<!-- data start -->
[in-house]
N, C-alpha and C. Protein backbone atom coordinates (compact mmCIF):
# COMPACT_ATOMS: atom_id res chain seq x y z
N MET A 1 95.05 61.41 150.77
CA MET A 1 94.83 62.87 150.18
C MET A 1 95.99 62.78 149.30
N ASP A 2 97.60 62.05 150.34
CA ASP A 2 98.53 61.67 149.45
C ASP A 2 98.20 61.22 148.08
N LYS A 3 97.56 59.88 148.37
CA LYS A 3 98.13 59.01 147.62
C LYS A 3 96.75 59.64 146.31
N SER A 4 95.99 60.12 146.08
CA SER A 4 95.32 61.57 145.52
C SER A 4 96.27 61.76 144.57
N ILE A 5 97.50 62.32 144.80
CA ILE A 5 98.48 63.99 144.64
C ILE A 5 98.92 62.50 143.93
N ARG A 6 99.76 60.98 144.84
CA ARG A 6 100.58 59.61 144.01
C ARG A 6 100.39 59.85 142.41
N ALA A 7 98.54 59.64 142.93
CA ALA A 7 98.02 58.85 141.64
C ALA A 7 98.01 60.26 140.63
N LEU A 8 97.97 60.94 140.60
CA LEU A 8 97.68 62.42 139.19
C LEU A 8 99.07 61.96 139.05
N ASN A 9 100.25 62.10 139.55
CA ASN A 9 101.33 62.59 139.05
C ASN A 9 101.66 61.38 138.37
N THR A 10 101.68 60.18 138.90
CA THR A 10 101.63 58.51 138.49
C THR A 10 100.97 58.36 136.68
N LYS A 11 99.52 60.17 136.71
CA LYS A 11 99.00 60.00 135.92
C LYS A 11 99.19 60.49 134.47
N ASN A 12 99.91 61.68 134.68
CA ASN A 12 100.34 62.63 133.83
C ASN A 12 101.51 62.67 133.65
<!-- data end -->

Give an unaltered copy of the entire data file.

[in-house]
N, C-alpha and C. Protein backbone atom coordinates (compact mmCIF):
# COMPACT_ATOMS: atom_id res chain seq x y z
N MET A 1 95.05 61.41 150.77
CA MET A 1 94.83 62.87 150.18
C MET A 1 95.99 62.78 149.30
N ASP A 2 97.60 62.05 150.34
CA ASP A 2 98.53 61.67 149.45
C ASP A 2 98.20 61.22 148.08
N LYS A 3 97.56 59.88 148.37
CA LYS A 3 98.13 59.01 147.62
C LYS A 3 96.75 59.64 146.31
N SER A 4 95.99 60.12 146.08
CA SER A 4 95.32 61.57 145.52
C SER A 4 96.27 61.76 144.57
N ILE A 5 97.50 62.32 144.80
CA ILE A 5 98.48 63.99 144.64
C ILE A 5 98.92 62.50 143.93
N ARG A 6 99.76 60.98 144.84
CA ARG A 6 100.58 59.61 144.01
C ARG A 6 100.39 59.85 142.41
N ALA A 7 98.54 59.64 142.93
CA ALA A 7 98.02 58.85 141.64
C ALA A 7 98.01 60.26 140.63
N LEU A 8 97.97 60.94 140.60
CA LEU A 8 97.68 62.42 139.19
C LEU A 8 99.07 61.96 139.05
N ASN A 9 100.25 62.10 139.55
CA ASN A 9 101.33 62.59 139.05
C ASN A 9 101.66 61.38 138.37
N THR A 10 101.68 60.18 138.90
CA THR A 10 101.63 58.51 138.49
C THR A 10 100.97 58.36 136.68
N LYS A 11 99.52 60.17 136.71
CA LYS A 11 99.00 60.00 135.92
C LYS A 11 99.19 60.49 134.47
N ASN A 12 99.91 61.68 134.68
CA ASN A 12 100.34 62.63 133.83
C ASN A 12 101.51 62.67 133.65